Poor-quality data cost businesses an estimated $9.7 million in 2017. Was your organization part of that loss?

 

Those costs manifested in many forms, all equally destructive to the businesses that incurred them: erroneous strategic and tactical decisions, lost operational efficiency, dissatisfied customers, and even employee burnout. Without accurate, clean data, businesses are repeatedly misled in the wrong directions.

 

Based upon the observations of Portside Technology’s team of resident data experts, poor quality data can strike during any stage in a database or other data platform’s lifecycle: initial design and implementation, migrations to other data platforms, and even during day-to-day usage of the data.

 

The first common cause for “bad data” is generic database design. Too often, database and programming projects fail to prioritize the uniqueness of the data at each particular business. Instead, the profit of the database development company is prioritized, and generic, off-the-shelf data models are mass produced and forced to fit extremely diverse data at thousands of businesses. A better solution—one which we practice at Portside Technology—is to customize data models to each customer’s unique needs. Data should never be distorted to fit into a generic data model; instead, the model should be adapted to fit the data.

 

“Bad data” can also be caused by careless errors during integration and migration projects. For example, one of Portside’s resident data experts once repaired a pharmaceutical cancer research database in which a previous (non-Portside) migration team had overwritten every patients’ “diagnosis date” with “today’s date”—that is, the date of the migration. Thus, due to one careless mistake, thousands of patients suddenly, irreparably no longer had a meaningful date of diagnosis (one of the most important metrics in the entire cancer research database)! This may seem like an extreme example, but the shocking truth is that approximately 88 percent of data integration projects at least partially fail!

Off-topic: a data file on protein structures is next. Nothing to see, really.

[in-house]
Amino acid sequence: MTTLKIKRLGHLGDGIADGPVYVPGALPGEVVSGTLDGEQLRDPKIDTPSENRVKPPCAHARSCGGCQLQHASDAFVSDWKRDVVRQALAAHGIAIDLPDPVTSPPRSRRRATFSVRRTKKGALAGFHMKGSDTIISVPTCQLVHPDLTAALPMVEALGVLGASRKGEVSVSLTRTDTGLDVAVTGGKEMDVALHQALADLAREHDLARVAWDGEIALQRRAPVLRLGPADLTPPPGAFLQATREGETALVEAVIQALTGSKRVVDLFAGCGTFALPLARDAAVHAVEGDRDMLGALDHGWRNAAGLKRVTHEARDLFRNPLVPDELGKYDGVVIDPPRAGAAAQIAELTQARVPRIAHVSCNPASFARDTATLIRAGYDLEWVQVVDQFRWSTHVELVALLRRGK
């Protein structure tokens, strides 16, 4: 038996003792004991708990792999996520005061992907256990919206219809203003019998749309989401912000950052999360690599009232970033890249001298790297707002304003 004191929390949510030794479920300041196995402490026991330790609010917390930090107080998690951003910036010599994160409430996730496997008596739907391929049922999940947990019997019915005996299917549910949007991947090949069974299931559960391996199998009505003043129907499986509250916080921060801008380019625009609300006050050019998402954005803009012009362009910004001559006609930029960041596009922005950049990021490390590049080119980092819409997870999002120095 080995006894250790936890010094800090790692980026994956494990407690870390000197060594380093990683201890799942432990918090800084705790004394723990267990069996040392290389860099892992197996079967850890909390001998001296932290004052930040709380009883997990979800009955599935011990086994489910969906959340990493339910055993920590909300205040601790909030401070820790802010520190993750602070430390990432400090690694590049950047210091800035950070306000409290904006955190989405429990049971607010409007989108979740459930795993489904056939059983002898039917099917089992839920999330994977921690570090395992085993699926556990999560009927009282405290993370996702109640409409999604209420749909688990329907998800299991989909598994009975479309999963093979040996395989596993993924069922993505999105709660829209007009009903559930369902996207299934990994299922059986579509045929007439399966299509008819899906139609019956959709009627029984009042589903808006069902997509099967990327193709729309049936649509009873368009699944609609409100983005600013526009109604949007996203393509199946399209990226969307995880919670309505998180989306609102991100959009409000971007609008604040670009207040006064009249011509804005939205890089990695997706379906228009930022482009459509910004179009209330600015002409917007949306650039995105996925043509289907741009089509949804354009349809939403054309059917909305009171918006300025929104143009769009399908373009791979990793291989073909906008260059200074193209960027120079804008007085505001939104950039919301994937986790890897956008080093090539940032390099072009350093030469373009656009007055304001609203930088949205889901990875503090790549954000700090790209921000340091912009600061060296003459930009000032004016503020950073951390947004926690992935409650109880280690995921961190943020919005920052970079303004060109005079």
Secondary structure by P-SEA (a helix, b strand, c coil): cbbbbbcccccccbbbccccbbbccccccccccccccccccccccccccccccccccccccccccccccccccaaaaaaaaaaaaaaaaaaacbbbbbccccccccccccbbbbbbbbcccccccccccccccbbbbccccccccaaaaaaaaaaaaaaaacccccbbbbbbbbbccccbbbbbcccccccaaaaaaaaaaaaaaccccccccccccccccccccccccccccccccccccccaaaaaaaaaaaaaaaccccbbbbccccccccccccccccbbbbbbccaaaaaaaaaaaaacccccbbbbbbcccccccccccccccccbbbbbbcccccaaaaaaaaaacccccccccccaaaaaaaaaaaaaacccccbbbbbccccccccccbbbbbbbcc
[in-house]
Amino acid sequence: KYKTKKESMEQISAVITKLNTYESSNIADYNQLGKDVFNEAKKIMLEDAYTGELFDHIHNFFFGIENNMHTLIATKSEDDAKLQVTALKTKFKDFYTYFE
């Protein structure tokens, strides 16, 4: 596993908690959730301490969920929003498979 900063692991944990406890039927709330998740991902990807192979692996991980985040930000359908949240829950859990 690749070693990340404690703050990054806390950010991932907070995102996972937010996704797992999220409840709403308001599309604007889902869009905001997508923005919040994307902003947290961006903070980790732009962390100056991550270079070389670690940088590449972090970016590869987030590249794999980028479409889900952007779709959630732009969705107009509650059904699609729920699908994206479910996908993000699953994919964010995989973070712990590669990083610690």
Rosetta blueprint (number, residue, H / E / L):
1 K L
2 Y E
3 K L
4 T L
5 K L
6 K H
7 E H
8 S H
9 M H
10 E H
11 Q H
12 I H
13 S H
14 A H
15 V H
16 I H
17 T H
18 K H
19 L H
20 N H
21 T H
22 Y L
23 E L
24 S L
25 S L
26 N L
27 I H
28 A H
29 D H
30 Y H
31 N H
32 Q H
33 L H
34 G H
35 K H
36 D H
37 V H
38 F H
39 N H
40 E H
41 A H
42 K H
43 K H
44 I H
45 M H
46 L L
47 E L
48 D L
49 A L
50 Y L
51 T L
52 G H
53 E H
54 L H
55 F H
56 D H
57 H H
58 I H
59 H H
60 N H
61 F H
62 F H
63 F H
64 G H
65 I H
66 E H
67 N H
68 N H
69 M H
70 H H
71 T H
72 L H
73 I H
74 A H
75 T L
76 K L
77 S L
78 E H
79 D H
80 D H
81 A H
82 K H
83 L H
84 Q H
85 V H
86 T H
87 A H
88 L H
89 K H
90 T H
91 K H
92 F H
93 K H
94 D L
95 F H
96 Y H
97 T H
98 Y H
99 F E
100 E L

Finally, and perhaps most imposingly, simply using data can lead to its decay: the quality of data at a typical enterprise is estimated to decay at a rate of 2 percent per month, which equates to losing a quarter of data quality in just one year! Every time a datum is touched, there is an opportunity for a mistake to be made and an error to be introduced. Even beyond introduced error, temporal error is introduced whenever the world changes over time and data are not updated to reflect those changes. Time itself is an enemy of data quality!

 

The good news is that all of these causes of data quality degeneration can be prevented and rectified with vigilant, intentional precautions: proper data backups for restoring data to the last known “good” state; considerate standard operating procedures that establish processes for protecting and updating data; reporting tools for evaluating current data quality and areas for improvement; and responsible, experienced data engineers who are careful to avoid mistakes and always make it right if mistakes do occur. However, without tools and standards like these, calamity can—and does—strike vulnerable data all too often.

 

The challenge of data quality is that protecting it is not a one-time fight. Preserving data quality is an ongoing, unending fight against entropy, the natural tendency of all order to descend into chaos. Portside Technology offers end-to-end solutions for all of your data quality needs, from custom database design and development, to integrations and migrations, to ongoing support and maintenance. We walk alongside you every step of the way, constantly fighting to protect your invaluable data quality. So trust Portside Technology—we’ll ensure that your business isn’t part of the next report on poor-quality data casualties!

 

Contact us to get started!

References:
1. Forbes Staff (31 May 2017). Poor-Quality Data Imposes Costs and Risks on Businesses, Says New Forbes Insights Report. Forbes.com. https://www.forbes.com/sites/forbespr/2017/05/31/poor-quality-data-imposes-costsand-risks-on-businesses-says-new-forbes-insights-report/?sh=3f133224452b
2. Haug, A., Zachariassen, F., van Liempd, D. (2011). The costs of poor data quality. Journal of Industrial Engineering and Management (JIEM), 4(2), 168-193. http://dx.doi.org/10.3926/jiem.2011.v4n2.p168-193
3. Redman, T. C. (February 1998). The impact of poor data quality on the typical enterprise. Communications of the ACH. 41(2), 79-82.
4. Marsh, R. (11 October 2004). Drowning in dirty data? It’s time to sink or swim: A four-stage methodology for total data quality management. Database Marketing & Customer Strategy Management. 12(2), 105-112. http://dx.doi.org/10.1057/palgrave.dbm.3240247.